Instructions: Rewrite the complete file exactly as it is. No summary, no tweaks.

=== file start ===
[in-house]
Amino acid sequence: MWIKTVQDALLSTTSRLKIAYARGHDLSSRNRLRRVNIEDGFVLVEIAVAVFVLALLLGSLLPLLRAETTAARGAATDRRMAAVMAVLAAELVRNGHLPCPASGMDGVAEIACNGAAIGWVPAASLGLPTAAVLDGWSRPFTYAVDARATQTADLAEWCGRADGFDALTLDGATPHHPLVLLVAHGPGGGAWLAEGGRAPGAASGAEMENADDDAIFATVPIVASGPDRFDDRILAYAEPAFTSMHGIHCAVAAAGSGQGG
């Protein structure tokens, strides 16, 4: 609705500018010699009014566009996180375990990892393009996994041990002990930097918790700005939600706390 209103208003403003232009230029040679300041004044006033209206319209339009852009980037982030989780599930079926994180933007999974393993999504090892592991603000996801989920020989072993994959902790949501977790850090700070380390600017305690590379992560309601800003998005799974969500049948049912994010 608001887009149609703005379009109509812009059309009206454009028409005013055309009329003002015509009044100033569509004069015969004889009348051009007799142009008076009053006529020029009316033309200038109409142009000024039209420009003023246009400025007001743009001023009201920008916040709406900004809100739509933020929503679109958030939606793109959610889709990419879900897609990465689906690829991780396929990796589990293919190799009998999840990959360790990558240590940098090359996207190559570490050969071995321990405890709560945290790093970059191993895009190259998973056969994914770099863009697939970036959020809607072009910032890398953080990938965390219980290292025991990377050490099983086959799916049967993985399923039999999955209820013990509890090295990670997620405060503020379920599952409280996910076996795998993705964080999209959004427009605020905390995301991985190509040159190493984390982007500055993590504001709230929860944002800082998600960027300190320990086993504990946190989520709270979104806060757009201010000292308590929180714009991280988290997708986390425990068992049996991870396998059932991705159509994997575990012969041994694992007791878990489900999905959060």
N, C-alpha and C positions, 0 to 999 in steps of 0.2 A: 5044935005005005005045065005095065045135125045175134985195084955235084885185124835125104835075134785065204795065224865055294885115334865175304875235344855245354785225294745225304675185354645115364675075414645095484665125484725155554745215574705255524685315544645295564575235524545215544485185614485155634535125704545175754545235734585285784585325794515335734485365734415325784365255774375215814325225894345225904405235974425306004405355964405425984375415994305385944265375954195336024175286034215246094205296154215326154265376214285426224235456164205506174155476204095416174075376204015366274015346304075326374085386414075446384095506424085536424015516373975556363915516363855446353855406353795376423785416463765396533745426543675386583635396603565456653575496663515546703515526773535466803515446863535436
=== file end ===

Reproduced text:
[in-house]
Amino acid sequence: MWIKTVQDALLSTTSRLKIAYARGHDLSSRNRLRRVNIEDGFVLVEIAVAVFVLALLLGSLLPLLRAETTAARGAATDRRMAAVMAVLAAELVRNGHLPCPASGMDGVAEIACNGAAIGWVPAASLGLPTAAVLDGWSRPFTYAVDARATQTADLAEWCGRADGFDALTLDGATPHHPLVLLVAHGPGGGAWLAEGGRAPGAASGAEMENADDDAIFATVPIVASGPDRFDDRILAYAEPAFTSMHGIHCAVAAAGSGQGG
């Protein structure tokens, strides 16, 4: 609705500018010699009014566009996180375990990892393009996994041990002990930097918790700005939600706390 209103208003403003232009230029040679300041004044006033209206319209339009852009980037982030989780599930079926994180933007999974393993999504090892592991603000996801989920020989072993994959902790949501977790850090700070380390600017305690590379992560309601800003998005799974969500049948049912994010 608001887009149609703005379009109509812009059309009206454009028409005013055309009329003002015509009044100033569509004069015969004889009348051009007799142009008076009053006529020029009316033309200038109409142009000024039209420009003023246009400025007001743009001023009201920008916040709406900004809100739509933020929503679109958030939606793109959610889709990419879900897609990465689906690829991780396929990796589990293919190799009998999840990959360790990558240590940098090359996207190559570490050969071995321990405890709560945290790093970059191993895009190259998973056969994914770099863009697939970036959020809607072009910032890398953080990938965390219980290292025991990377050490099983086959799916049967993985399923039999999955209820013990509890090295990670997620405060503020379920599952409280996910076996795998993705964080999209959004427009605020905390995301991985190509040159190493984390982007500055993590504001709230929860944002800082998600960027300190320990086993504990946190989520709270979104806060757009201010000292308590929180714009991280988290997708986390425990068992049996991870396998059932991705159509994997575990012969041994694992007791878990489900999905959060």
N, C-alpha and C positions, 0 to 999 in steps of 0.2 A: 5044935005005005005045065005095065045135125045175134985195084955235084885185124835125104835075134785065204795065224865055294885115334865175304875235344855245354785225294745225304675185354645115364675075414645095484665125484725155554745215574705255524685315544645295564575235524545215544485185614485155634535125704545175754545235734585285784585325794515335734485365734415325784365255774375215814325225894345225904405235974425306004405355964405425984375415994305385944265375954195336024175286034215246094205296154215326154265376214285426224235456164205506174155476204095416174075376204015366274015346304075326374085386414075446384095506424085536424015516373975556363915516363855446353855406353795376423785416463765396533745426543675386583635396603565456653575496663515546703515526773535466803515446863535436